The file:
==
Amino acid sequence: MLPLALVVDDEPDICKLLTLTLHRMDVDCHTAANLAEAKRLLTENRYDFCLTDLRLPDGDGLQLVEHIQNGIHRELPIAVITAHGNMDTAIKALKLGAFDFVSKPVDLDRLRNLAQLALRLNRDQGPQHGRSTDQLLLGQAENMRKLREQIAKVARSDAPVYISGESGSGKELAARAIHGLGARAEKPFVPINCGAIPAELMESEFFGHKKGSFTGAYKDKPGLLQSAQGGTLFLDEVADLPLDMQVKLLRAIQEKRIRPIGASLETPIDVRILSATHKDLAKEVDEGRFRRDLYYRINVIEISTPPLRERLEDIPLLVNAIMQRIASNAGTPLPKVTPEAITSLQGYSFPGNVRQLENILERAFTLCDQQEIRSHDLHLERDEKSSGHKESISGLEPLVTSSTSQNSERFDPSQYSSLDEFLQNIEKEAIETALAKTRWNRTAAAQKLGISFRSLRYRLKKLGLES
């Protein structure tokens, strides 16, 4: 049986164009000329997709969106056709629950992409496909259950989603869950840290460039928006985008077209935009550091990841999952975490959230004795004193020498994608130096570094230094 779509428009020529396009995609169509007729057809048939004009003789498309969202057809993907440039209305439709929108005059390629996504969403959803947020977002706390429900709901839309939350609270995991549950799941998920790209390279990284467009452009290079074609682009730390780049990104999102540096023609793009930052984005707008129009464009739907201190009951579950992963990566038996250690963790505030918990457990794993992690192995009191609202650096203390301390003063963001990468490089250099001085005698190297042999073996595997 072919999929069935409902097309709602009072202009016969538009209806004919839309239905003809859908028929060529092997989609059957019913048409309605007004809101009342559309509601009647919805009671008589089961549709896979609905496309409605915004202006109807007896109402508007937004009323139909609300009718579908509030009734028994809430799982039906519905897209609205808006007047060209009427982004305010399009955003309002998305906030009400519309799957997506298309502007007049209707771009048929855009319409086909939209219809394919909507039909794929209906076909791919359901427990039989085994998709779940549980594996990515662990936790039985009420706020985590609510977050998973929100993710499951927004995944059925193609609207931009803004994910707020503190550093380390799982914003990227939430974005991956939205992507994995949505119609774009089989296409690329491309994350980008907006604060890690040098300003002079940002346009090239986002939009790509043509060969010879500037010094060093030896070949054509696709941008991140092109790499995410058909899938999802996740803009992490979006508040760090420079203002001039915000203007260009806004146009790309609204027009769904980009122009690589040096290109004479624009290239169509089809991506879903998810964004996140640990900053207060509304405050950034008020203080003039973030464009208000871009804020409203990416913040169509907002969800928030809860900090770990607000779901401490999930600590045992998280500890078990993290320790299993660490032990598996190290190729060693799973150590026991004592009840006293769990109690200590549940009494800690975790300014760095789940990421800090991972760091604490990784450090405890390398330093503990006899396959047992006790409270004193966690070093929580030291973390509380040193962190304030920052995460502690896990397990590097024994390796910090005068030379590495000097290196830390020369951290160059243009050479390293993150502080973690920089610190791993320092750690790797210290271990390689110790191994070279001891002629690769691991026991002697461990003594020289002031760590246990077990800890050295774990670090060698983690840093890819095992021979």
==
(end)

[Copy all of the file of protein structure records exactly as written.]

Amino acid sequence: MLPLALVVDDEPDICKLLTLTLHRMDVDCHTAANLAEAKRLLTENRYDFCLTDLRLPDGDGLQLVEHIQNGIHRELPIAVITAHGNMDTAIKALKLGAFDFVSKPVDLDRLRNLAQLALRLNRDQGPQHGRSTDQLLLGQAENMRKLREQIAKVARSDAPVYISGESGSGKELAARAIHGLGARAEKPFVPINCGAIPAELMESEFFGHKKGSFTGAYKDKPGLLQSAQGGTLFLDEVADLPLDMQVKLLRAIQEKRIRPIGASLETPIDVRILSATHKDLAKEVDEGRFRRDLYYRINVIEISTPPLRERLEDIPLLVNAIMQRIASNAGTPLPKVTPEAITSLQGYSFPGNVRQLENILERAFTLCDQQEIRSHDLHLERDEKSSGHKESISGLEPLVTSSTSQNSERFDPSQYSSLDEFLQNIEKEAIETALAKTRWNRTAAAQKLGISFRSLRYRLKKLGLES
């Protein structure tokens, strides 16, 4: 049986164009000329997709969106056709629950992409496909259950989603869950840290460039928006985008077209935009550091990841999952975490959230004795004193020498994608130096570094230094 779509428009020529396009995609169509007729057809048939004009003789498309969202057809993907440039209305439709929108005059390629996504969403959803947020977002706390429900709901839309939350609270995991549950799941998920790209390279990284467009452009290079074609682009730390780049990104999102540096023609793009930052984005707008129009464009739907201190009951579950992963990566038996250690963790505030918990457990794993992690192995009191609202650096203390301390003063963001990468490089250099001085005698190297042999073996595997 072919999929069935409902097309709602009072202009016969538009209806004919839309239905003809859908028929060529092997989609059957019913048409309605007004809101009342559309509601009647919805009671008589089961549709896979609905496309409605915004202006109807007896109402508007937004009323139909609300009718579908509030009734028994809430799982039906519905897209609205808006007047060209009427982004305010399009955003309002998305906030009400519309799957997506298309502007007049209707771009048929855009319409086909939209219809394919909507039909794929209906076909791919359901427990039989085994998709779940549980594996990515662990936790039985009420706020985590609510977050998973929100993710499951927004995944059925193609609207931009803004994910707020503190550093380390799982914003990227939430974005991956939205992507994995949505119609774009089989296409690329491309994350980008907006604060890690040098300003002079940002346009090239986002939009790509043509060969010879500037010094060093030896070949054509696709941008991140092109790499995410058909899938999802996740803009992490979006508040760090420079203002001039915000203007260009806004146009790309609204027009769904980009122009690589040096290109004479624009290239169509089809991506879903998810964004996140640990900053207060509304405050950034008020203080003039973030464009208000871009804020409203990416913040169509907002969800928030809860900090770990607000779901401490999930600590045992998280500890078990993290320790299993660490032990598996190290190729060693799973150590026991004592009840006293769990109690200590549940009494800690975790300014760095789940990421800090991972760091604490990784450090405890390398330093503990006899396959047992006790409270004193966690070093929580030291973390509380040193962190304030920052995460502690896990397990590097024994390796910090005068030379590495000097290196830390020369951290160059243009050479390293993150502080973690920089610190791993320092750690790797210290271990390689110790191994070279001891002629690769691991026991002697461990003594020289002031760590246990077990800890050295774990670090060698983690840093890819095992021979």